Time we did something about fuel prices

By Laban Wanambisi

During the struggle for equality by African Americans, there were two schools of thought – one that subscribed to Martin Luther King’s opinion and another that subscribed to Malcolm X’s way of doing things.

These two gentlemen disagreed on how to ensure that the rights of the black people are respected. While Dr King vouched for peaceful civil disobedience, Malcolm X was of the opinion that mass action would secure them the freedom.

Malcolm X once remarked that “if you are interested in freedom you will need judo, karate… you will need all the things that will help you fight for freedom.”  He continued to borrow from the leaders of the independence struggle in Africa, saying Africans didn’t get freedom by sitting in, or by singing.

Although his words were on Black Nationalism, it has a relation to our love-hate relationship with the oil retailers. In my opinion, we have been singing “we shall overcome” for too long and yet the oil companies \’wametuzoea\’.

Have you ever asked yourself why fuel pump prices are always reviewed upwards because of purported international crude oil prices yet when they drop, local prices do not follow suit? All we get is the balderdash that local firms want to clear their stock, with mere promises of a review in the future. Nothing happens.

Here is why I think we need to change tact, the other day when we heard that the prices would go up, I started hearing talk of boycotting some stations but then one lady scoffed “it won’t work, because we all know some people will go and pay to fill up their tanks and the movement will lose meaning”.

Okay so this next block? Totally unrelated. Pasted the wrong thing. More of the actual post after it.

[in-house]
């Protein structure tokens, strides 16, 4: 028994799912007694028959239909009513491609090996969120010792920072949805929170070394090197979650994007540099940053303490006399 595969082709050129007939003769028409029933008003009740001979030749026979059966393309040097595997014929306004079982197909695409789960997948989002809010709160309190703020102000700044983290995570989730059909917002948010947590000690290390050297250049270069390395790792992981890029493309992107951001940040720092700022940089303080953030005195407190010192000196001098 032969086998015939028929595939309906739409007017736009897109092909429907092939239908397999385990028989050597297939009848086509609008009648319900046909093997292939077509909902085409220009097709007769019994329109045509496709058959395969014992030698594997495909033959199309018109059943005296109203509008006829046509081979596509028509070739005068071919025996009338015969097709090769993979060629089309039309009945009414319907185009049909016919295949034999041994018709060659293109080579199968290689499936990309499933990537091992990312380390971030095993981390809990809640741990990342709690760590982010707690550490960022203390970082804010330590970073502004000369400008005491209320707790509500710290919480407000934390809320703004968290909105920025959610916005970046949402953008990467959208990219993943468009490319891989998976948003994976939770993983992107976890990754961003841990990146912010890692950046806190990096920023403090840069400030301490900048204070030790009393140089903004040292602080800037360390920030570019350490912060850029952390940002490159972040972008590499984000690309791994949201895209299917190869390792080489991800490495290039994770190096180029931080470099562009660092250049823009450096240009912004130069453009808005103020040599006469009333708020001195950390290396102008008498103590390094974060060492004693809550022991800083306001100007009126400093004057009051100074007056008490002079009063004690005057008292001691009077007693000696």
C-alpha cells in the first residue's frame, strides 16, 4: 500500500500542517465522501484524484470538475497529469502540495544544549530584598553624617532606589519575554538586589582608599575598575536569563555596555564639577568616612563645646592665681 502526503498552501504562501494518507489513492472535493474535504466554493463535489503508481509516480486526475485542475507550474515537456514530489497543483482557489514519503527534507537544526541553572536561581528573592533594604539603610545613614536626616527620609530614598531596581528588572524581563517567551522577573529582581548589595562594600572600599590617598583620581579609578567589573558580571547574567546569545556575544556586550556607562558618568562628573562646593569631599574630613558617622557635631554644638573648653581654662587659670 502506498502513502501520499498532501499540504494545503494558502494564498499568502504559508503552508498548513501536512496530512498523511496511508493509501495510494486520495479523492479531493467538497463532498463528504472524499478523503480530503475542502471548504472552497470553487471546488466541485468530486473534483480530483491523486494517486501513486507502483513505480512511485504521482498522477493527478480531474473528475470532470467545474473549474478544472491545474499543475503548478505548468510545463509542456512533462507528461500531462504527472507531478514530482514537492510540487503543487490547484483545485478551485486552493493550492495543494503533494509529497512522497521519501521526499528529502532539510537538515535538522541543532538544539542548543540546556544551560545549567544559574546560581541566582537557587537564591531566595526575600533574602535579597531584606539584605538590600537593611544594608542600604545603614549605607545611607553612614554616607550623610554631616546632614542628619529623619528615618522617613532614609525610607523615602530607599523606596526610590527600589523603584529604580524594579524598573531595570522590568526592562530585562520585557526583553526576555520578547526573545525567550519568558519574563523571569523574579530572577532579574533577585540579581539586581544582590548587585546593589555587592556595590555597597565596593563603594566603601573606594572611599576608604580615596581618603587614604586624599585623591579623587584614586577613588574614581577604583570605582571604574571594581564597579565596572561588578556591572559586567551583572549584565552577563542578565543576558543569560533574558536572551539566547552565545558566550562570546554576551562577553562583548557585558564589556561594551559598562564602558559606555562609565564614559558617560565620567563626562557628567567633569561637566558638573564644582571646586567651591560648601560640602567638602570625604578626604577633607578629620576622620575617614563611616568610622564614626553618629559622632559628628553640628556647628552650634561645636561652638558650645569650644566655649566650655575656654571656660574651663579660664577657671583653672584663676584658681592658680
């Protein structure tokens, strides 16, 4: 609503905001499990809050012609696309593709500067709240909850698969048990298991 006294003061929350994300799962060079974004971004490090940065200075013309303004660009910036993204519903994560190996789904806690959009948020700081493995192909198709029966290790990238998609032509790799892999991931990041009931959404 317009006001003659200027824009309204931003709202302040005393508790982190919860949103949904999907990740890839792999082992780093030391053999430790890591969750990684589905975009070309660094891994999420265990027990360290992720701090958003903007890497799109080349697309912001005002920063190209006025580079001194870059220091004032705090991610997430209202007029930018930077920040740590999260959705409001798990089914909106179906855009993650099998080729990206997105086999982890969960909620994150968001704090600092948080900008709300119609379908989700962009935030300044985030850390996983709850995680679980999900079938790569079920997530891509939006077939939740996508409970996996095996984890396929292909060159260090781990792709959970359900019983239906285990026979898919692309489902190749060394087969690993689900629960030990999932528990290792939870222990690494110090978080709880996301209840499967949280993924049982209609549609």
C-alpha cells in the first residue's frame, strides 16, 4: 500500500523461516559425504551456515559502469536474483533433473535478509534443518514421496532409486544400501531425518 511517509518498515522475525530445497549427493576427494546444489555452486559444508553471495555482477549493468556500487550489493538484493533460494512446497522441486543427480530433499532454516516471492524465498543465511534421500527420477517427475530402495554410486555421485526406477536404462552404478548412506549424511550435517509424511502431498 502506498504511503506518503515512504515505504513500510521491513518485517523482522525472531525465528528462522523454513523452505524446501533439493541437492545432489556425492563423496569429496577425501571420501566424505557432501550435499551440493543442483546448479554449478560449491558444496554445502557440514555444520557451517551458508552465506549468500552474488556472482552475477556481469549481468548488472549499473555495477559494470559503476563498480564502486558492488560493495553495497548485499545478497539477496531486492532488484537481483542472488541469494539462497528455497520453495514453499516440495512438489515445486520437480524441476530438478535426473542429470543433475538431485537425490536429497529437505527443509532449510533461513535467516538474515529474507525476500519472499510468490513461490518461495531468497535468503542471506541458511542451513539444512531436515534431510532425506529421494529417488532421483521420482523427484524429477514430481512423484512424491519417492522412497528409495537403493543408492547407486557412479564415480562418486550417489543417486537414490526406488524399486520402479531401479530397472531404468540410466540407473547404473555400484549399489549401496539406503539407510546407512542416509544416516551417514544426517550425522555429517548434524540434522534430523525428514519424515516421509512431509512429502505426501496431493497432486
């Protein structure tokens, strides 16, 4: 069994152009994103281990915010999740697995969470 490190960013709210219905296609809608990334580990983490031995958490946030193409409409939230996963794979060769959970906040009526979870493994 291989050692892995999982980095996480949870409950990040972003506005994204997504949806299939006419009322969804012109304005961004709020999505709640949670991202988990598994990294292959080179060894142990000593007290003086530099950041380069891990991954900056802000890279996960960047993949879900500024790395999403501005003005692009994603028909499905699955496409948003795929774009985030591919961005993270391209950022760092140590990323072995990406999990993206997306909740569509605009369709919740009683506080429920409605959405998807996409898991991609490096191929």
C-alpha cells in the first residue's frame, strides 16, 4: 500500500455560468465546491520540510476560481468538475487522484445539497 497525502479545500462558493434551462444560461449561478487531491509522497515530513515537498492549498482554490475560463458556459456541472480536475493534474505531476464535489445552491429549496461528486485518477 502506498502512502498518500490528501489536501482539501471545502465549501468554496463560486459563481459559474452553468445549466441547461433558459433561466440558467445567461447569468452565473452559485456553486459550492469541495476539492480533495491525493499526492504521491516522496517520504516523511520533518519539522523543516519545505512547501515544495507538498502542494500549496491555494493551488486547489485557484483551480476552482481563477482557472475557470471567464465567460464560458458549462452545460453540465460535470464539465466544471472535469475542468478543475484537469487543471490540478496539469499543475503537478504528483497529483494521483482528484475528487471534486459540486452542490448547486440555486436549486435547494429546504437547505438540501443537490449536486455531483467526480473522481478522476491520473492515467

But, over the weekend I saw civil society groups and COTU calling us out for a boycott, but a lawyer friend of mine scoffed at that move as well. According to him, Kenyans should just go to court using provisions under the new Constitution.

My lawyer friend is of the view that our consumer rights are being infringed upon and when I checked my copy of the Constitution, Article 46 talks about just that.

It says “consumer rights have the right good and services of reasonable quality; to the information necessary for them to gain full benefit from goods and services."

Here is my argument that nobody has ever explained to us the rationale for increasing fuel pump prices. They owe me that much, otherwise I have the right to move to court to complain that I was not consulted.

So if you want to keep singing go ahead, but may I remind you that you voted for a better and faster solution on August 4.

Where’s that petition that I hear is going round?  I need to sign it ASAP.

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